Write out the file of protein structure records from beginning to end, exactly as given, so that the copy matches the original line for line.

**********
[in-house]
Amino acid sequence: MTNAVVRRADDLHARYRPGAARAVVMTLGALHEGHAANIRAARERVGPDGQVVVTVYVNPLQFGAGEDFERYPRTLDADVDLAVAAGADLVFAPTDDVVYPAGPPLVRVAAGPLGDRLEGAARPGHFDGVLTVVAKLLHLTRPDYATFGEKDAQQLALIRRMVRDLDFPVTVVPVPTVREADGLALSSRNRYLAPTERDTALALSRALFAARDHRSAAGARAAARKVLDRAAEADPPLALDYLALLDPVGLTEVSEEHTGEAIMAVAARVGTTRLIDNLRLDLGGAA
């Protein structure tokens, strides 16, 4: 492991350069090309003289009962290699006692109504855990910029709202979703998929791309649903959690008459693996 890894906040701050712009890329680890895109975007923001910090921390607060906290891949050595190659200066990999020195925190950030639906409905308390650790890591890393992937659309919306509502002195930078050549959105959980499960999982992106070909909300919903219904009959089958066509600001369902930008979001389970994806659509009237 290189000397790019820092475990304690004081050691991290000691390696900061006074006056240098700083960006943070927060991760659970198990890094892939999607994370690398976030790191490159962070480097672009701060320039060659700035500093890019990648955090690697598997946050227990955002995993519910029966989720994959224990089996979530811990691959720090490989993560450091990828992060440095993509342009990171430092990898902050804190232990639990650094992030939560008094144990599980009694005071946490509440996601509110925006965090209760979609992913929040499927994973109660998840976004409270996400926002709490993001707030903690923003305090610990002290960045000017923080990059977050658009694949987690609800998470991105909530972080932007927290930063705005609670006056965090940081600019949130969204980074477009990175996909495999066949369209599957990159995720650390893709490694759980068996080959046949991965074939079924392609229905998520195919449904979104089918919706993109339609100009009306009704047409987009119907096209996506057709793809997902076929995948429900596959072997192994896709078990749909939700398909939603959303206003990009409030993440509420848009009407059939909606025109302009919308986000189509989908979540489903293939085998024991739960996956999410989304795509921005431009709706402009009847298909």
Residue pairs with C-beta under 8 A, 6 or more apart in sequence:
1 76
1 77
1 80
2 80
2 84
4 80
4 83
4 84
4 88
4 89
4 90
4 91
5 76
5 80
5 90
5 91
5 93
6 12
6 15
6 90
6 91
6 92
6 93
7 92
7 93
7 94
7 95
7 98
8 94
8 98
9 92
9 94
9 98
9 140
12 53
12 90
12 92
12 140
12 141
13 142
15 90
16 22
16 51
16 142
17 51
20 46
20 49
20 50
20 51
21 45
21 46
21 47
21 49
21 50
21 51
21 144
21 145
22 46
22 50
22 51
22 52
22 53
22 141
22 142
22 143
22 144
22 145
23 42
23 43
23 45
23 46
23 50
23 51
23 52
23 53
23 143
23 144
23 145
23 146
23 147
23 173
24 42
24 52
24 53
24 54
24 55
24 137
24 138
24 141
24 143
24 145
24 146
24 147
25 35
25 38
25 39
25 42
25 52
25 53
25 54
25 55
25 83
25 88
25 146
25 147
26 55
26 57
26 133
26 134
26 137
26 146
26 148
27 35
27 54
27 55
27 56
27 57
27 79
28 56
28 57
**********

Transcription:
[in-house]
Amino acid sequence: MTNAVVRRADDLHARYRPGAARAVVMTLGALHEGHAANIRAARERVGPDGQVVVTVYVNPLQFGAGEDFERYPRTLDADVDLAVAAGADLVFAPTDDVVYPAGPPLVRVAAGPLGDRLEGAARPGHFDGVLTVVAKLLHLTRPDYATFGEKDAQQLALIRRMVRDLDFPVTVVPVPTVREADGLALSSRNRYLAPTERDTALALSRALFAARDHRSAAGARAAARKVLDRAAEADPPLALDYLALLDPVGLTEVSEEHTGEAIMAVAARVGTTRLIDNLRLDLGGAA
């Protein structure tokens, strides 16, 4: 492991350069090309003289009962290699006692109504855990910029709202979703998929791309649903959690008459693996 890894906040701050712009890329680890895109975007923001910090921390607060906290891949050595190659200066990999020195925190950030639906409905308390650790890591890393992937659309919306509502002195930078050549959105959980499960999982992106070909909300919903219904009959089958066509600001369902930008979001389970994806659509009237 290189000397790019820092475990304690004081050691991290000691390696900061006074006056240098700083960006943070927060991760659970198990890094892939999607994370690398976030790191490159962070480097672009701060320039060659700035500093890019990648955090690697598997946050227990955002995993519910029966989720994959224990089996979530811990691959720090490989993560450091990828992060440095993509342009990171430092990898902050804190232990639990650094992030939560008094144990599980009694005071946490509440996601509110925006965090209760979609992913929040499927994973109660998840976004409270996400926002709490993001707030903690923003305090610990002290960045000017923080990059977050658009694949987690609800998470991105909530972080932007927290930063705005609670006056965090940081600019949130969204980074477009990175996909495999066949369209599957990159995720650390893709490694759980068996080959046949991965074939079924392609229905998520195919449904979104089918919706993109339609100009009306009704047409987009119907096209996506057709793809997902076929995948429900596959072997192994896709078990749909939700398909939603959303206003990009409030993440509420848009009407059939909606025109302009919308986000189509989908979540489903293939085998024991739960996956999410989304795509921005431009709706402009009847298909």
Residue pairs with C-beta under 8 A, 6 or more apart in sequence:
1 76
1 77
1 80
2 80
2 84
4 80
4 83
4 84
4 88
4 89
4 90
4 91
5 76
5 80
5 90
5 91
5 93
6 12
6 15
6 90
6 91
6 92
6 93
7 92
7 93
7 94
7 95
7 98
8 94
8 98
9 92
9 94
9 98
9 140
12 53
12 90
12 92
12 140
12 141
13 142
15 90
16 22
16 51
16 142
17 51
20 46
20 49
20 50
20 51
21 45
21 46
21 47
21 49
21 50
21 51
21 144
21 145
22 46
22 50
22 51
22 52
22 53
22 141
22 142
22 143
22 144
22 145
23 42
23 43
23 45
23 46
23 50
23 51
23 52
23 53
23 143
23 144
23 145
23 146
23 147
23 173
24 42
24 52
24 53
24 54
24 55
24 137
24 138
24 141
24 143
24 145
24 146
24 147
25 35
25 38
25 39
25 42
25 52
25 53
25 54
25 55
25 83
25 88
25 146
25 147
26 55
26 57
26 133
26 134
26 137
26 146
26 148
27 35
27 54
27 55
27 56
27 57
27 79
28 56
28 57